“Mao Zedong was 70 percent right and 30 percent wrong” said his successor Deng Xiaoping, who, having attained power in 1978, advocated a path of reform and opening up in China. Mao’s legacy was not so much discarded and disgraced, as it was refined and reinterpreted on an honest assessment of what went wrong. Biden has adopted a similar approach to Trump’s legacy on China. Irrespective of Trump’s grim and divisive domestic legacy, the new administration has effectively stated Trump’s decision to get tough on China was right, even if the way he went about it was fundamentally wrong, and herein lies Biden’s new strategy. Whilst there are reviews of Trump’s policies currently underway, the tone the new administration has set isn’t that different in practice.
For the White House, if Trump was wrong on China, then it was because his methods were unilateral, uncooperative, destabilizing and chaotic, not because it was “wrong” to take on China in the field of trade, technology or the spat of disputes concerning Hong Kong, Xinjiang, Tibet, Taiwan, et al. A rising China still challenges American dominance and the world order it seeks to sustain. The decision to turn on Beijing is not a kneejerk reaction from Trump, as much there were many kneejerks within it, but a structural reaction from the American system which transcends party boundaries.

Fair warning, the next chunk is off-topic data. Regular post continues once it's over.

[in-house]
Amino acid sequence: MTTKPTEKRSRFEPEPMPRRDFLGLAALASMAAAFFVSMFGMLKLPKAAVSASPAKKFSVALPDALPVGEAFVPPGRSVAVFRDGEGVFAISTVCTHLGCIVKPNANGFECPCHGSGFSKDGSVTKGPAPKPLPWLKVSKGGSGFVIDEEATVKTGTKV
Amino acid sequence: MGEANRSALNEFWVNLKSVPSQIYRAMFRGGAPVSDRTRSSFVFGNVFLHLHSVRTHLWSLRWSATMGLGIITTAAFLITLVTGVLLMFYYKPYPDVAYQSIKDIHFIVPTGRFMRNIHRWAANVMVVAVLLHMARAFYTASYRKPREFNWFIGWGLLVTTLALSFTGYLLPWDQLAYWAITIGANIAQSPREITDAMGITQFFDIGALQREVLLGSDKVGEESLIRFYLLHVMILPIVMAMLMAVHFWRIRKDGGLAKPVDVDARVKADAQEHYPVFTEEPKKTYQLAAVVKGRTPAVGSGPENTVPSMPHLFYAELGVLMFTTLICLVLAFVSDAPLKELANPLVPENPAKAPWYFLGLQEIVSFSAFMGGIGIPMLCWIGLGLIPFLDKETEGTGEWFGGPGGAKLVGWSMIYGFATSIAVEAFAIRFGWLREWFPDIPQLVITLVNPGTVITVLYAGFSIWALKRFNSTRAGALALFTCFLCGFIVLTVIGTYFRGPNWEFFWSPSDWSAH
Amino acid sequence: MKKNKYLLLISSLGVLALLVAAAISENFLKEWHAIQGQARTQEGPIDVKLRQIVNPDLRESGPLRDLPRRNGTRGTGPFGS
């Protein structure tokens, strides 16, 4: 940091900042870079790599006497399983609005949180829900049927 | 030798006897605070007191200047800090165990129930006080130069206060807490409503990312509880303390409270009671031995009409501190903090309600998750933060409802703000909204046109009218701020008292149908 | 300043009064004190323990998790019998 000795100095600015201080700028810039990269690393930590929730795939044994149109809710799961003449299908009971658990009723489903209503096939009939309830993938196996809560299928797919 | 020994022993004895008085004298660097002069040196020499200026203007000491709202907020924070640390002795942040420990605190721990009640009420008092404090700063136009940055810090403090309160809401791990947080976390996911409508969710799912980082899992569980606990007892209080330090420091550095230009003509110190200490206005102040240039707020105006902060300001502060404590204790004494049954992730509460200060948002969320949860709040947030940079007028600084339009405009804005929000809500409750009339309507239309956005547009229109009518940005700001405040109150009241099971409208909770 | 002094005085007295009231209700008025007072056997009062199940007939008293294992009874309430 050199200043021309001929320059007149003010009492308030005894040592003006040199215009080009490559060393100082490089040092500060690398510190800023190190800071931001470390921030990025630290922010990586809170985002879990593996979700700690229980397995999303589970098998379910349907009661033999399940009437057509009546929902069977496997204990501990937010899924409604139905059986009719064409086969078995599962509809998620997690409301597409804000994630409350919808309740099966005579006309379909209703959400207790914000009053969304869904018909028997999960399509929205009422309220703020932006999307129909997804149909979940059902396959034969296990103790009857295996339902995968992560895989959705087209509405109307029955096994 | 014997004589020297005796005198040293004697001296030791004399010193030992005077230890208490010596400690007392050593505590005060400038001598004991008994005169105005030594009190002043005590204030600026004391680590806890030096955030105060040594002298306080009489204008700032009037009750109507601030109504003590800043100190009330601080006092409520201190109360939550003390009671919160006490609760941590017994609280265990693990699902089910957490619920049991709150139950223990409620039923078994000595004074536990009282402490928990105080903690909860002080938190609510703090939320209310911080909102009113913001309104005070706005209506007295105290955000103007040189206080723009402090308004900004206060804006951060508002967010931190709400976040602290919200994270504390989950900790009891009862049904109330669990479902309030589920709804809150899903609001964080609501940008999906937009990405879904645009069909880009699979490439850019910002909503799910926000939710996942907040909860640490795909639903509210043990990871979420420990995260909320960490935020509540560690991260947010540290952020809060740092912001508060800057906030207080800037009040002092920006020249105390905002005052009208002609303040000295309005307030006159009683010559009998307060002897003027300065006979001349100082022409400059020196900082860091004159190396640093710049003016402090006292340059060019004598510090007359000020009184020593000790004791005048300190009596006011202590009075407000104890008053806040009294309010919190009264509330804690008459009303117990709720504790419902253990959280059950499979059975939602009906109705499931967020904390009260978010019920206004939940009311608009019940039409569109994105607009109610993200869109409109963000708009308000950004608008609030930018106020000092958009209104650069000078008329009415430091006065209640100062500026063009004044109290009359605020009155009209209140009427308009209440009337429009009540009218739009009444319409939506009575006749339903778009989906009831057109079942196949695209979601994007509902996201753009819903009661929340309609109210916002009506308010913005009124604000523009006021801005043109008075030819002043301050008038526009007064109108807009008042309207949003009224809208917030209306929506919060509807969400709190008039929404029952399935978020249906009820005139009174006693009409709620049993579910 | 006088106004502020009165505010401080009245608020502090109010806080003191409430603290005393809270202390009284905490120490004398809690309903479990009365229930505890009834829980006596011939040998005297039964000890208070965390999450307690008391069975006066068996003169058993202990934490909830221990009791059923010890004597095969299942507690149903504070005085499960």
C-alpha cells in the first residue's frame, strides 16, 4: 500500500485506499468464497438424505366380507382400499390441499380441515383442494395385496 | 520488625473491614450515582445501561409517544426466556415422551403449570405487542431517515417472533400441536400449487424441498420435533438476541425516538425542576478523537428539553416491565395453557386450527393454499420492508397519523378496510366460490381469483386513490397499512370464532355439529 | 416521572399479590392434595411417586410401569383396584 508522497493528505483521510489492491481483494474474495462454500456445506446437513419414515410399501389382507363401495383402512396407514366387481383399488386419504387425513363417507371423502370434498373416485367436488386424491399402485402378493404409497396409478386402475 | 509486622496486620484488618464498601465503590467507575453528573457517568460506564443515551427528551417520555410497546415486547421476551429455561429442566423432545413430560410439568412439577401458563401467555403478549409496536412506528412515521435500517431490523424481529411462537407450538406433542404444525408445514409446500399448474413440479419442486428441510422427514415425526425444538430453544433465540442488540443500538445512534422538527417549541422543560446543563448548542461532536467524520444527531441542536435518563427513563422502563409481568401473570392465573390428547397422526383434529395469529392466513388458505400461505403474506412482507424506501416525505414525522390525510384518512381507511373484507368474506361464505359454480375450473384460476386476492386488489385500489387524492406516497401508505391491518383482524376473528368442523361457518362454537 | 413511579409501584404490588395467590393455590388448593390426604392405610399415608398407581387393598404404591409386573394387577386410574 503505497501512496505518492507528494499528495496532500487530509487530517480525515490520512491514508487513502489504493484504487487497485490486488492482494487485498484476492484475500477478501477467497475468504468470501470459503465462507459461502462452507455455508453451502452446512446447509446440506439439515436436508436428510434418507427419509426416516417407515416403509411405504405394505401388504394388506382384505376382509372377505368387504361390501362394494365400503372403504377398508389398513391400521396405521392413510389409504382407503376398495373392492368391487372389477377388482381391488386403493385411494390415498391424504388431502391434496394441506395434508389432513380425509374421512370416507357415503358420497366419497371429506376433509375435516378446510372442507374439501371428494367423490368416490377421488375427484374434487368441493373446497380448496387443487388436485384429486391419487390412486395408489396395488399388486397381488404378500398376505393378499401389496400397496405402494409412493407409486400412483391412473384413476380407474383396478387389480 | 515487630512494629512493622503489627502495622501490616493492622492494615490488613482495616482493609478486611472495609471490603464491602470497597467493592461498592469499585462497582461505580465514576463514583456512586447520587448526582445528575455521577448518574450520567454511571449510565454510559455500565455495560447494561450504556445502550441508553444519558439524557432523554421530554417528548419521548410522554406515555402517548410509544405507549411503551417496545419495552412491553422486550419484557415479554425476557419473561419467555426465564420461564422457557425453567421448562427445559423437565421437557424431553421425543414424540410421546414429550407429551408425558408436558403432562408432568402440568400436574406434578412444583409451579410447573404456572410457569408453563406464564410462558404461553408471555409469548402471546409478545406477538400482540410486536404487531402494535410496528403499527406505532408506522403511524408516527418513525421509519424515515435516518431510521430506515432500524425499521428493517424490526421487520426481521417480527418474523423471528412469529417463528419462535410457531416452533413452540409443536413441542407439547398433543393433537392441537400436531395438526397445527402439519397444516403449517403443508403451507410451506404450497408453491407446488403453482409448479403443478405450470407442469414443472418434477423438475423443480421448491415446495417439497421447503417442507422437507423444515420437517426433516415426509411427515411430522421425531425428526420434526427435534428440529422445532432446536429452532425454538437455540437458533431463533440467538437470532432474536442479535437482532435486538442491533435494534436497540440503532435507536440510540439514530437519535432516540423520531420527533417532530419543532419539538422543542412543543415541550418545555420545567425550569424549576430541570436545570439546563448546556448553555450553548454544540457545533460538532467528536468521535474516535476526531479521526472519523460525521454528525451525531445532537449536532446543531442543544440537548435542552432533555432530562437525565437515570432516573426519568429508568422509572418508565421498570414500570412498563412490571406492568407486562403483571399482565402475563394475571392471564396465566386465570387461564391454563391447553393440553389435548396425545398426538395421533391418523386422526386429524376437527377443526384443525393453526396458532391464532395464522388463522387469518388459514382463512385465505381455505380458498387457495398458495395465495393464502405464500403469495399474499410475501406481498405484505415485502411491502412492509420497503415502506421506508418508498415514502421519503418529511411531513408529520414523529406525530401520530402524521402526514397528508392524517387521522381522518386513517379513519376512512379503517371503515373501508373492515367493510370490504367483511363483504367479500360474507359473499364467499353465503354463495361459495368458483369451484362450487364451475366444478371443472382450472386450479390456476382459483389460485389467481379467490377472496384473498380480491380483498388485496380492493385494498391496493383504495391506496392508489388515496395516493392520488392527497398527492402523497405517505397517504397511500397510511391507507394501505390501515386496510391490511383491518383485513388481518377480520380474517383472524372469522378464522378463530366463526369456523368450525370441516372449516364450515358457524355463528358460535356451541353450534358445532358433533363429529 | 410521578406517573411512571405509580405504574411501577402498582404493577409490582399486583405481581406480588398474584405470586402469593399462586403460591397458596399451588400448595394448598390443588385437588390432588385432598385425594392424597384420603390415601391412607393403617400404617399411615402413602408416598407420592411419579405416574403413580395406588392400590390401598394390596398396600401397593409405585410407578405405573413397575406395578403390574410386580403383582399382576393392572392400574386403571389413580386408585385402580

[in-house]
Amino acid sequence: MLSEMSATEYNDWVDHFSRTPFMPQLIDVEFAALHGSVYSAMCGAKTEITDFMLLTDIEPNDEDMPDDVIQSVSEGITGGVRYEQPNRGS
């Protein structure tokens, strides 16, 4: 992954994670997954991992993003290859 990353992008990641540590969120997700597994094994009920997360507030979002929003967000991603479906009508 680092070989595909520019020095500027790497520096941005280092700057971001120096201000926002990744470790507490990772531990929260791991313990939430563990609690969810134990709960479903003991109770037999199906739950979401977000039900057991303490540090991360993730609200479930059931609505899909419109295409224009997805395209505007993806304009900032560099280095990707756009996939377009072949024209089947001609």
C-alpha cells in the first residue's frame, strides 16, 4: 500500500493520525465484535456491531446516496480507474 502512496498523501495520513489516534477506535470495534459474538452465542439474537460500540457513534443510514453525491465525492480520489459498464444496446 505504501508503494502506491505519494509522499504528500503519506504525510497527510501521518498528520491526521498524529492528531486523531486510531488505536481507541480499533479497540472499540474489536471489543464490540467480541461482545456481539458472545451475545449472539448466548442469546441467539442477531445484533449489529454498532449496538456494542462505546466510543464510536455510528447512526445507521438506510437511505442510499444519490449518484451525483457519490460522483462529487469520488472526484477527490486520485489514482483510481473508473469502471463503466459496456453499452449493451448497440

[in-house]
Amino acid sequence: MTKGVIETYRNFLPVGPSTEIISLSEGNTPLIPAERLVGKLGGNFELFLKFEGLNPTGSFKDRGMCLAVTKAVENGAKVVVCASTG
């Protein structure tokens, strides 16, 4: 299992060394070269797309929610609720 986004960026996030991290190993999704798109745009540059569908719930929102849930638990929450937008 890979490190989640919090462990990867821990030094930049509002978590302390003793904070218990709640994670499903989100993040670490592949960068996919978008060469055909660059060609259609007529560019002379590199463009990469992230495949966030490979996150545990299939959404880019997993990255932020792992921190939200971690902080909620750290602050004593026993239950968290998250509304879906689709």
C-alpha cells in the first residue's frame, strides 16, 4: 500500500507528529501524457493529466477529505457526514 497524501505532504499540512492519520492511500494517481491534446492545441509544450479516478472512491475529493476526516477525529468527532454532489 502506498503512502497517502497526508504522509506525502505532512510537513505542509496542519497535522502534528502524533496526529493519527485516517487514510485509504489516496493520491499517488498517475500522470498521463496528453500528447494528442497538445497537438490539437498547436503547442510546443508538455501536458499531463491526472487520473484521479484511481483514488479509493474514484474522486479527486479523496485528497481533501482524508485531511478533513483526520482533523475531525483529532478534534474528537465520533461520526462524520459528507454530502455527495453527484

On this premise, many of the ideas Trump has set in motion will continue. For example, just yesterday the Biden administration criticized the World Health Organization for its report on the origins of the covid-19 out of Wuhan, stating it would not accept the results. Whilst this rhetoric was a step down from Trump withdrawing from the organization altogether and brandishing the term “China virus!”– it was essentially the same politics and politicization of the virus as before. What has changed?